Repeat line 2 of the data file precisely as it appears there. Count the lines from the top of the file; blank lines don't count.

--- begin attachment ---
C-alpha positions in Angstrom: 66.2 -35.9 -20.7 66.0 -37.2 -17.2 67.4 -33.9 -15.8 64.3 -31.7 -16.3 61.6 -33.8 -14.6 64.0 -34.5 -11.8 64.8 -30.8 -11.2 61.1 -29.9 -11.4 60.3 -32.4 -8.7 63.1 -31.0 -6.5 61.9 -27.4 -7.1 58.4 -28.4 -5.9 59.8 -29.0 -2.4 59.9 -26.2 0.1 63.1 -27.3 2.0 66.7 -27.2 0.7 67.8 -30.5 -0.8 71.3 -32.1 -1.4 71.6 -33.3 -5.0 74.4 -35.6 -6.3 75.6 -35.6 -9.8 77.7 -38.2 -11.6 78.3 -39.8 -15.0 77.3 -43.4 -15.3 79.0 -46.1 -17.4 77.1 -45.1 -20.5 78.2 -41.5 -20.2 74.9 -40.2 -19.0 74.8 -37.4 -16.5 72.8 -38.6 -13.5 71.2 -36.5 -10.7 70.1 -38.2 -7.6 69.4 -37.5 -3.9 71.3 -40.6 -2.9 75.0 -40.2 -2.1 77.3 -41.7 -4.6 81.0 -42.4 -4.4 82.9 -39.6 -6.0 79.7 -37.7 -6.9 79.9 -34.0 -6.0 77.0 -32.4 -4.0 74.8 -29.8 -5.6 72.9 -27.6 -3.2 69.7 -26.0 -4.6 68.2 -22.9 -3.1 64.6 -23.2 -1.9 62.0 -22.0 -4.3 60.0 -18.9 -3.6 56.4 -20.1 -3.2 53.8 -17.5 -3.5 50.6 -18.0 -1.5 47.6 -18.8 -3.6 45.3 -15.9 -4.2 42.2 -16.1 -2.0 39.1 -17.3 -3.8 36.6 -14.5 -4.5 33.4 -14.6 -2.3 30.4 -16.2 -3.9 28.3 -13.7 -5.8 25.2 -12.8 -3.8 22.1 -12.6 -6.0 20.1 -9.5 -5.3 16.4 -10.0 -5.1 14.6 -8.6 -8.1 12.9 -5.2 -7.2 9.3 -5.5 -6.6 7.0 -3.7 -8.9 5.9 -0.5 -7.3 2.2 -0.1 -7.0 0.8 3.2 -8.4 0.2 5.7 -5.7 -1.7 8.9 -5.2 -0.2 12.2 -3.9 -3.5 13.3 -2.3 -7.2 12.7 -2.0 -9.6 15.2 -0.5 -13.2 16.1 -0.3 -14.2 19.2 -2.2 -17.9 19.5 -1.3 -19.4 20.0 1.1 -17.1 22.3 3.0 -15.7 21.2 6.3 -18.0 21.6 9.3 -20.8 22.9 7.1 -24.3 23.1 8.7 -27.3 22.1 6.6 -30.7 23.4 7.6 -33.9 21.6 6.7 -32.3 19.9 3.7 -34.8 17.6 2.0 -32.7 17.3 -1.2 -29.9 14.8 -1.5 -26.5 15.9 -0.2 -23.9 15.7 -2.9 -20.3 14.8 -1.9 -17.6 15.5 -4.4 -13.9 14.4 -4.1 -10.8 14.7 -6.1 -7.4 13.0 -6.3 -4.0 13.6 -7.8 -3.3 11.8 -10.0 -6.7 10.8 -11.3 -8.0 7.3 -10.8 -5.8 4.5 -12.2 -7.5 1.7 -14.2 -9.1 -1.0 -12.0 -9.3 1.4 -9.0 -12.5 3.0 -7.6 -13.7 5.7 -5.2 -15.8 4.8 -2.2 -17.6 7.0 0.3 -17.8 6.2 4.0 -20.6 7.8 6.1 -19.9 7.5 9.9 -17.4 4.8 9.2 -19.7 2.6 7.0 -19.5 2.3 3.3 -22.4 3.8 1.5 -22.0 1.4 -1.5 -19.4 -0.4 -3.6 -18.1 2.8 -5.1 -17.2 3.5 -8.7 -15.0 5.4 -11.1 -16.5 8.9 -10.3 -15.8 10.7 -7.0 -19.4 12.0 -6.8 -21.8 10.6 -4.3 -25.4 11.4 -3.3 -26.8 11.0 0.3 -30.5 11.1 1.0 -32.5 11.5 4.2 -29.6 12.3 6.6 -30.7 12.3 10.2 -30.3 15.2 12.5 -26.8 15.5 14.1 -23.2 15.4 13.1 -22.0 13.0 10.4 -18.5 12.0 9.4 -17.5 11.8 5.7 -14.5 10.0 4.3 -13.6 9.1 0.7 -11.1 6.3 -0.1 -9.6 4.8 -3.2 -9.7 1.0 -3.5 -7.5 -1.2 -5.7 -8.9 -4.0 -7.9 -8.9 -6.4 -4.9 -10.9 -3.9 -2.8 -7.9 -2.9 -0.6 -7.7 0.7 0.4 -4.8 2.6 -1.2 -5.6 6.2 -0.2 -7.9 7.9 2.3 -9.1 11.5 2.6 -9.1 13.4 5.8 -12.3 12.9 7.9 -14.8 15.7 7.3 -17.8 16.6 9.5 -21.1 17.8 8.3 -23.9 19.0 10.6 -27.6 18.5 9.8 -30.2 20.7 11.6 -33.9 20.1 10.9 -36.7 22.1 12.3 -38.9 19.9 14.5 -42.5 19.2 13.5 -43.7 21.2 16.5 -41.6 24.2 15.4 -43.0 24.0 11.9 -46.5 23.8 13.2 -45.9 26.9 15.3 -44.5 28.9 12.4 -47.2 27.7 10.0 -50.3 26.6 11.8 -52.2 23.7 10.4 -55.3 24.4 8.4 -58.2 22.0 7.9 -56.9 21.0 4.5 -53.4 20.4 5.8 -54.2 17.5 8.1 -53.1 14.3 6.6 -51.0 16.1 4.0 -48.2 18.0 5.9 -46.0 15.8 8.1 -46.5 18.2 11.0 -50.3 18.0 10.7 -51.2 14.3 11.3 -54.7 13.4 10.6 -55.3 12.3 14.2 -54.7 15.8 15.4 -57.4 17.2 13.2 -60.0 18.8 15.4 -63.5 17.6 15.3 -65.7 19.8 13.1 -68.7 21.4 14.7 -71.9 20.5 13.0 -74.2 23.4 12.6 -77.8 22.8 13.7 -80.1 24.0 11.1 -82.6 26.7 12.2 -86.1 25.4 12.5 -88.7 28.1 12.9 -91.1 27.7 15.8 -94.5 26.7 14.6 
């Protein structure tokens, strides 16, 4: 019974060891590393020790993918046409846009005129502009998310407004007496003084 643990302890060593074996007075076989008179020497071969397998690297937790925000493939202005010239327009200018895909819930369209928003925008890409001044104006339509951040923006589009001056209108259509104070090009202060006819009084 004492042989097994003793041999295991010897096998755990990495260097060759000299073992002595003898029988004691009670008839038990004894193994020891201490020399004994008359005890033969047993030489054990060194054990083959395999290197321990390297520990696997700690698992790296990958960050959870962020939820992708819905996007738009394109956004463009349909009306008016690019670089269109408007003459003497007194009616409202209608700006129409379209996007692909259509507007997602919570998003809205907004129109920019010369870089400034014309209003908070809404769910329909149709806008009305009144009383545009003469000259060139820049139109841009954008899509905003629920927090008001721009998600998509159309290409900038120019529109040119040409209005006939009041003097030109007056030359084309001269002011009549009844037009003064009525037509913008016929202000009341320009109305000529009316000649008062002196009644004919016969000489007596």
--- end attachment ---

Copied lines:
């Protein structure tokens, strides 16, 4: 019974060891590393020790993918046409846009005129502009998310407004007496003084 643990302890060593074996007075076989008179020497071969397998690297937790925000493939202005010239327009200018895909819930369209928003925008890409001044104006339509951040923006589009001056209108259509104070090009202060006819009084 004492042989097994003793041999295991010897096998755990990495260097060759000299073992002595003898029988004691009670008839038990004894193994020891201490020399004994008359005890033969047993030489054990060194054990083959395999290197321990390297520990696997700690698992790296990958960050959870962020939820992708819905996007738009394109956004463009349909009306008016690019670089269109408007003459003497007194009616409202209608700006129409379209996007692909259509507007997602919570998003809205907004129109920019010369870089400034014309209003908070809404769910329909149709806008009305009144009383545009003469000259060139820049139109841009954008899509905003629920927090008001721009998600998509159309290409900038120019529109040119040409209005006939009041003097030109007056030359084309001269002011009549009844037009003064009525037509913008016929202000009341320009109305000529009316000649008062002196009644004919016969000489007596």